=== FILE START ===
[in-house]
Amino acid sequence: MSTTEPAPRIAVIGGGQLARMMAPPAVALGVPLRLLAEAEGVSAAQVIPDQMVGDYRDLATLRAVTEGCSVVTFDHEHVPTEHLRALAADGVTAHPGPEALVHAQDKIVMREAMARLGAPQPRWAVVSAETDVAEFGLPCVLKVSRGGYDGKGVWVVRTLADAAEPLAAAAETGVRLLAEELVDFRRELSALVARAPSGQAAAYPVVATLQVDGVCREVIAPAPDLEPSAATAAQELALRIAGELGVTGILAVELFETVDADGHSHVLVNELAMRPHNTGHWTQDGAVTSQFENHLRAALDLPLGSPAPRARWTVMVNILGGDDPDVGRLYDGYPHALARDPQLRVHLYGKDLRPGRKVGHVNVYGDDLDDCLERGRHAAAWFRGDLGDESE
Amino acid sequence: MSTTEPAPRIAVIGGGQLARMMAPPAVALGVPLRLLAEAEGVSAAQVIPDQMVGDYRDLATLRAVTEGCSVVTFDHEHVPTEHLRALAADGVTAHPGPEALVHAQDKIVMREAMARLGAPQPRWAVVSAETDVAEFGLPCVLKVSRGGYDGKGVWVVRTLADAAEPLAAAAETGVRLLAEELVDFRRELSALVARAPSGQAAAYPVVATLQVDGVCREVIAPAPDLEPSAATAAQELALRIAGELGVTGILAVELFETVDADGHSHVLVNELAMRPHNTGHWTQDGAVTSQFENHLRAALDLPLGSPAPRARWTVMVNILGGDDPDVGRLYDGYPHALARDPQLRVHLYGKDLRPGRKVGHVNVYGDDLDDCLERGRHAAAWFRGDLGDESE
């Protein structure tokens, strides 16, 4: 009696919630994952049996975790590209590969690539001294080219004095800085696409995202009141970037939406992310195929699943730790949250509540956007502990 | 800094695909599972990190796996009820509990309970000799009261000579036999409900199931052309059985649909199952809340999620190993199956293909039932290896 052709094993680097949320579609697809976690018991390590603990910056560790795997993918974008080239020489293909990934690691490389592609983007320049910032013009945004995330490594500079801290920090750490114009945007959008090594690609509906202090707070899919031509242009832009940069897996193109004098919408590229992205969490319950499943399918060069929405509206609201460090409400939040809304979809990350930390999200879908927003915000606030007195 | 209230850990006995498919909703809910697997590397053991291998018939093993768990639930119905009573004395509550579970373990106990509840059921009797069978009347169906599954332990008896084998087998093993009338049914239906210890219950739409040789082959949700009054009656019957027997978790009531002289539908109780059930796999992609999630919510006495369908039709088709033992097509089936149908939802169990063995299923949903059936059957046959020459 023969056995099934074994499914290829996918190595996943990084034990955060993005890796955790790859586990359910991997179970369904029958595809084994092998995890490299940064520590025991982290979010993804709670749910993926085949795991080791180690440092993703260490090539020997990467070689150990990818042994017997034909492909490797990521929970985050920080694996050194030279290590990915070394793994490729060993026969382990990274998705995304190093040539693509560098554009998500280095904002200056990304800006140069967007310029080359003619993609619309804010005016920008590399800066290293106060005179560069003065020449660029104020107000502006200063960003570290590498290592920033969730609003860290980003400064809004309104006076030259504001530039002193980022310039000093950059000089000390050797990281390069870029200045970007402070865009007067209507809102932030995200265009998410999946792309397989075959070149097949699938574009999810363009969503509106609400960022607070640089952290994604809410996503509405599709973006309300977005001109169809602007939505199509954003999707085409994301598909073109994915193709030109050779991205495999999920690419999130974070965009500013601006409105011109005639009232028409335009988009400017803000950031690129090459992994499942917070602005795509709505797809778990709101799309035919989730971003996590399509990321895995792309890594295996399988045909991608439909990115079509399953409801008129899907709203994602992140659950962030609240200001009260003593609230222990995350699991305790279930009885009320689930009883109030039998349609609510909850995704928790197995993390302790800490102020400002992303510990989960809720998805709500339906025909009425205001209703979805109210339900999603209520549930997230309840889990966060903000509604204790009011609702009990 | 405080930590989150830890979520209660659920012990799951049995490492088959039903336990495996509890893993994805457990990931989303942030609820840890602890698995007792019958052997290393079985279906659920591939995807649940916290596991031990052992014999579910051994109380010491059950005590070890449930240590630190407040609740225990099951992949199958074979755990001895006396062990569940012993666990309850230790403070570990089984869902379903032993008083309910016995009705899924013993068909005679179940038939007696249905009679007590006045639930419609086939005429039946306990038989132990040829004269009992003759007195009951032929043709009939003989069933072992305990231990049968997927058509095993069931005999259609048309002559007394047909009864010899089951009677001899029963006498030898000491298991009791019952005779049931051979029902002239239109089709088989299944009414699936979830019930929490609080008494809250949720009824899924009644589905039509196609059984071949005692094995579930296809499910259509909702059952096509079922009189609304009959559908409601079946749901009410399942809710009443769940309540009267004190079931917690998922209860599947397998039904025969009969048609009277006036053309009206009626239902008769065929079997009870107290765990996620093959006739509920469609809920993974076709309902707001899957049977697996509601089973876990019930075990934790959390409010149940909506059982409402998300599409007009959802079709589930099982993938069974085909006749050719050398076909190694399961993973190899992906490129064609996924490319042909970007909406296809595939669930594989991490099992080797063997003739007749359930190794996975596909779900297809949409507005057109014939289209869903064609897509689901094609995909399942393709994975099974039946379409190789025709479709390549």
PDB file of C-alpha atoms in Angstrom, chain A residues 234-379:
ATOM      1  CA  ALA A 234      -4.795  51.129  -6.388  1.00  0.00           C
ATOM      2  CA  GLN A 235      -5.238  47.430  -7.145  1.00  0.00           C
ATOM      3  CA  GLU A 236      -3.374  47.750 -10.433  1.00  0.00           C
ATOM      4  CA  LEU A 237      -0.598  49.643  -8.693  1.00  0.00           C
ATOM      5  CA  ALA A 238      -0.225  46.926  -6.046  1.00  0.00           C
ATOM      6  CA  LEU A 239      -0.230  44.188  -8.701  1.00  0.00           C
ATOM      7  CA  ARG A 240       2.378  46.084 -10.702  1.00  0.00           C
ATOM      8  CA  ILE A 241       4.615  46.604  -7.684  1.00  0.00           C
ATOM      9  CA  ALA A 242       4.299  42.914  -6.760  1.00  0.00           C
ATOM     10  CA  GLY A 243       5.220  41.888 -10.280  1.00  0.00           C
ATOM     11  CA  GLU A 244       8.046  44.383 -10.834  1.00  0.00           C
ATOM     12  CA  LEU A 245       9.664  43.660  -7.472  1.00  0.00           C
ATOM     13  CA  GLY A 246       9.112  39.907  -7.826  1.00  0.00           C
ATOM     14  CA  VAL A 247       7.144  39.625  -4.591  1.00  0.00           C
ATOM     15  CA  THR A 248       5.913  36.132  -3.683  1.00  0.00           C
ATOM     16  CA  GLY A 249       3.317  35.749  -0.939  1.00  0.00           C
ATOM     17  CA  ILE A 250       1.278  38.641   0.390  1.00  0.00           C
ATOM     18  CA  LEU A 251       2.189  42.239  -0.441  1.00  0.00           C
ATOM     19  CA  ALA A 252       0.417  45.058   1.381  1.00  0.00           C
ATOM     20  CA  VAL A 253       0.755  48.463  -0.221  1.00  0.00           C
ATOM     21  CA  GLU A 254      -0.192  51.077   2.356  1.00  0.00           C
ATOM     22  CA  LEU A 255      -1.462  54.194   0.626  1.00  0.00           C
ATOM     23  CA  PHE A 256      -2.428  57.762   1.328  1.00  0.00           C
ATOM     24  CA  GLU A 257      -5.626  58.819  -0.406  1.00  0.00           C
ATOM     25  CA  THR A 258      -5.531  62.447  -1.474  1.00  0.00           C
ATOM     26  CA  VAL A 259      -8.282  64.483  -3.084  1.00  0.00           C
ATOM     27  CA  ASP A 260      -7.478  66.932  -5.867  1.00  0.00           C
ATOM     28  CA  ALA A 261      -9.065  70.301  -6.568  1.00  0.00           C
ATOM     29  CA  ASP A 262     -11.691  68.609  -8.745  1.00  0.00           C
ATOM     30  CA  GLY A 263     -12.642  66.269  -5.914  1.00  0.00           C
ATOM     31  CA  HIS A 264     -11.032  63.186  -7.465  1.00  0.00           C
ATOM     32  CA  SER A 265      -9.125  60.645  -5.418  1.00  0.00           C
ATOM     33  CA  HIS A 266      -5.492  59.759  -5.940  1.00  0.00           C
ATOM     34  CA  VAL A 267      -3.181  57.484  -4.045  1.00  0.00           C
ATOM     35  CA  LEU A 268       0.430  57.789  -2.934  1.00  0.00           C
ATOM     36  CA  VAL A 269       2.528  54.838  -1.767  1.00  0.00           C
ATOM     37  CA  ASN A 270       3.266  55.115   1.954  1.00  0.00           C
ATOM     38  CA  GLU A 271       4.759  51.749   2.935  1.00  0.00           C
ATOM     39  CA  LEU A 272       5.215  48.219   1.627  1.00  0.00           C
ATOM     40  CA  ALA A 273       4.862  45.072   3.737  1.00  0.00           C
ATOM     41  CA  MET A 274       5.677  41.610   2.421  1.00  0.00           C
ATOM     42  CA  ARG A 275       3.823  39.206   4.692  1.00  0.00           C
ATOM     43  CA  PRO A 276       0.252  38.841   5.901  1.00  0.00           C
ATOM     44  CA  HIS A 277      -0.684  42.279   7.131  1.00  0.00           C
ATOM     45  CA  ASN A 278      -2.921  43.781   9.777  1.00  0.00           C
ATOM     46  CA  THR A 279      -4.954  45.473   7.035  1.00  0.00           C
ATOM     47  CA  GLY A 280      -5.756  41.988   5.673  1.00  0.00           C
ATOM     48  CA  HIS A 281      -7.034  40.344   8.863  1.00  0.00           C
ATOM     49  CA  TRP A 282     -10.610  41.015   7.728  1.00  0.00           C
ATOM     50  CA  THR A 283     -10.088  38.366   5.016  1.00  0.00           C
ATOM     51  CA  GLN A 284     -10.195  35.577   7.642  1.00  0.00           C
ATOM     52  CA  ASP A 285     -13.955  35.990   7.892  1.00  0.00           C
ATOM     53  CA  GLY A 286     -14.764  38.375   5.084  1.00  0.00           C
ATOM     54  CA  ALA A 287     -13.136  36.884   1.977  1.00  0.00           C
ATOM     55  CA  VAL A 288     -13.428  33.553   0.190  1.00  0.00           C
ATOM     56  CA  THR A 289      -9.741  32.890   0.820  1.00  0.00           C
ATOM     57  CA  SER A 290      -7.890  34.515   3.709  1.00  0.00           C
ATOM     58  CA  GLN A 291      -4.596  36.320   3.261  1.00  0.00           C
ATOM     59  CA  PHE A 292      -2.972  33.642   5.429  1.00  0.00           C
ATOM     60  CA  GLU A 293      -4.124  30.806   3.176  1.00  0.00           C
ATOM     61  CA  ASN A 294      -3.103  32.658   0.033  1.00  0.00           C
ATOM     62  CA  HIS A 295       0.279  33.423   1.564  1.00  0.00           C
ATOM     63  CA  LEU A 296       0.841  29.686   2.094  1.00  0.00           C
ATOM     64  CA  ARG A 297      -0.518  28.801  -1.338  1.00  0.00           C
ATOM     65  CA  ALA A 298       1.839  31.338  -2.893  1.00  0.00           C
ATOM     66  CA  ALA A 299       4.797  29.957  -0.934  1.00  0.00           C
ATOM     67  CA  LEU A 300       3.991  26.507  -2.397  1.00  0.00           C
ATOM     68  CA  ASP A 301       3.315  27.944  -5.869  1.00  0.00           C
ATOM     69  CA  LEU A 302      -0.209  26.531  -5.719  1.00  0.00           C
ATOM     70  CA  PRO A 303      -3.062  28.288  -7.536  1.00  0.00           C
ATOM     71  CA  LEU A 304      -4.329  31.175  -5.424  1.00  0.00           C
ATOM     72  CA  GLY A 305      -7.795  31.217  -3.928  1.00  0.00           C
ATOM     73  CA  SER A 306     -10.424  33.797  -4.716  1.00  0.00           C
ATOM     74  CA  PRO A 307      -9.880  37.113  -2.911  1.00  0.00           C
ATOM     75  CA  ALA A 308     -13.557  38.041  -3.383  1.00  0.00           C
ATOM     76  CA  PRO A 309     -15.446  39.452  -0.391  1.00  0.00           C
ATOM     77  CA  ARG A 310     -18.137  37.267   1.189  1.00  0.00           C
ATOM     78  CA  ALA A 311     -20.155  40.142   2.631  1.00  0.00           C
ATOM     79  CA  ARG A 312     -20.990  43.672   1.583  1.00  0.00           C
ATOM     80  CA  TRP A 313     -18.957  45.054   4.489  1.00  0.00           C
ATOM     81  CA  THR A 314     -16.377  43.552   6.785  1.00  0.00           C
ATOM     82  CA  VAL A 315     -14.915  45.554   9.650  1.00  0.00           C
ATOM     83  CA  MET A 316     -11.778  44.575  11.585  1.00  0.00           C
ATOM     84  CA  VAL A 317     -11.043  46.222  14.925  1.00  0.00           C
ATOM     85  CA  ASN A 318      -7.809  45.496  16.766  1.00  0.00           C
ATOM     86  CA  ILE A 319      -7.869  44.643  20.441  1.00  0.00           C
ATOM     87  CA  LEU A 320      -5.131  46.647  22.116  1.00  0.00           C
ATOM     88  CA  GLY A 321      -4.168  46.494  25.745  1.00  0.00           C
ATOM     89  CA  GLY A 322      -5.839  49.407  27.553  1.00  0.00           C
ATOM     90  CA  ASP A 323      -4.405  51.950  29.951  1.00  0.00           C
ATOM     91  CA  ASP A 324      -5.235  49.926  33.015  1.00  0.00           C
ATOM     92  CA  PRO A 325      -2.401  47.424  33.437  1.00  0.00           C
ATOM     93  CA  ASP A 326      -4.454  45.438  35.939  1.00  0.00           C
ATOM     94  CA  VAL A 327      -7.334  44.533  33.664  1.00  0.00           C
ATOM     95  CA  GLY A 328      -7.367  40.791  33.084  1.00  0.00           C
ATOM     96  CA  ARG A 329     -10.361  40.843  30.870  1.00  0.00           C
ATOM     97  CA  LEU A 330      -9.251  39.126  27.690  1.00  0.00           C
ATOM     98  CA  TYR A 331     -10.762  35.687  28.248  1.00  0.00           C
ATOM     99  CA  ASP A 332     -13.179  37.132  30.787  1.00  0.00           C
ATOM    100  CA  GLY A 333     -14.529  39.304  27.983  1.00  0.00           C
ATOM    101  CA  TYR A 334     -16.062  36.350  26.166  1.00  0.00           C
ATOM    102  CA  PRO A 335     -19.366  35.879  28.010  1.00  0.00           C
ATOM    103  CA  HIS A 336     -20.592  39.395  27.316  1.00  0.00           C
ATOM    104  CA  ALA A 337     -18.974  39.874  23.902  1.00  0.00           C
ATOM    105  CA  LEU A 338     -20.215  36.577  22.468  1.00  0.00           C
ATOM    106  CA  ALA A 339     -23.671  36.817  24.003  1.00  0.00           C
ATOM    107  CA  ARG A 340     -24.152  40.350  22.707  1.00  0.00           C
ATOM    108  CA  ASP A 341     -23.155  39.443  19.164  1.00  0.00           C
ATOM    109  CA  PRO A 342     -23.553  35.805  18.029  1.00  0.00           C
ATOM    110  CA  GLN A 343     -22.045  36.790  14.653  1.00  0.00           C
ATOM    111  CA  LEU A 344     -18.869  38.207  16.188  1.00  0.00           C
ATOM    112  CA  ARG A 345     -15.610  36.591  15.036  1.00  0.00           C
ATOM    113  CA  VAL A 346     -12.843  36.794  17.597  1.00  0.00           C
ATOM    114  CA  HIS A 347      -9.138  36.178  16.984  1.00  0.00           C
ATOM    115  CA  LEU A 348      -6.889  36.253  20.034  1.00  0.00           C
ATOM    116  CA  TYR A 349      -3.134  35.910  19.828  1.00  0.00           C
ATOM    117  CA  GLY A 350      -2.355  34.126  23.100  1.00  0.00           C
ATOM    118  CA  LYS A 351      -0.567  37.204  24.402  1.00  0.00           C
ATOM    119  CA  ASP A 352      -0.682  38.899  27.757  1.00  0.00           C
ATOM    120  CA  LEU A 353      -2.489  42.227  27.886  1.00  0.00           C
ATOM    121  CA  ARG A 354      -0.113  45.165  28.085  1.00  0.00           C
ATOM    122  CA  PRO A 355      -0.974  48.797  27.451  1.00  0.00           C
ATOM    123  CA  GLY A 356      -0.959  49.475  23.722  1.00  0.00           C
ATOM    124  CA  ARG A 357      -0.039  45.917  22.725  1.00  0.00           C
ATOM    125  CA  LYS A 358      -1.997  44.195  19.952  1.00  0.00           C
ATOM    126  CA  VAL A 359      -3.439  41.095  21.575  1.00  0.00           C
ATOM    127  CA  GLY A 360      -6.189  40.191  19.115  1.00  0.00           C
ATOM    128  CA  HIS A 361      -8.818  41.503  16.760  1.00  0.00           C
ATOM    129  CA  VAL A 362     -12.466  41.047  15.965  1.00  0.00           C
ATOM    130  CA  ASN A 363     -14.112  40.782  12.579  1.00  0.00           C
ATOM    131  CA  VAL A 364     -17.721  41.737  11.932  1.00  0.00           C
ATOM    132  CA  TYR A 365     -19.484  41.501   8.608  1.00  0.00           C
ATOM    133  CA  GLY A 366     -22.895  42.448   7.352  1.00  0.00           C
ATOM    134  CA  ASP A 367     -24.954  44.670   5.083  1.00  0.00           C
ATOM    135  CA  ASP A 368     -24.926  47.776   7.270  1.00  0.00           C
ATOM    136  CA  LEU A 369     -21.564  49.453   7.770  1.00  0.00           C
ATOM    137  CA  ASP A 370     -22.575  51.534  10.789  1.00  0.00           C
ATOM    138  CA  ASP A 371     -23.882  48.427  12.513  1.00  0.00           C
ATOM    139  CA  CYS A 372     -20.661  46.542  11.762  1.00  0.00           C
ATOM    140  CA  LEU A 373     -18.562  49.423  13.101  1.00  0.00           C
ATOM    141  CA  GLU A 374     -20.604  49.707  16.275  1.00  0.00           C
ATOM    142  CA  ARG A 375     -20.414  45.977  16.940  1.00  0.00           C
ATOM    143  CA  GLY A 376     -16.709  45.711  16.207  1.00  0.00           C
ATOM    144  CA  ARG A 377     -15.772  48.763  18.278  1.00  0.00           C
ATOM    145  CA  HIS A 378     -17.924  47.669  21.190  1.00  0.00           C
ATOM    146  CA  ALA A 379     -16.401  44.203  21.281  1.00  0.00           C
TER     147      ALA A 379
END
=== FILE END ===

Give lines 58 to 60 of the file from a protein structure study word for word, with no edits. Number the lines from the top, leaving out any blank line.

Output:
ATOM     53  CA  GLY A 286     -14.764  38.375   5.084  1.00  0.00           C
ATOM     54  CA  ALA A 287     -13.136  36.884   1.977  1.00  0.00           C
ATOM     55  CA  VAL A 288     -13.428  33.553   0.190  1.00  0.00           C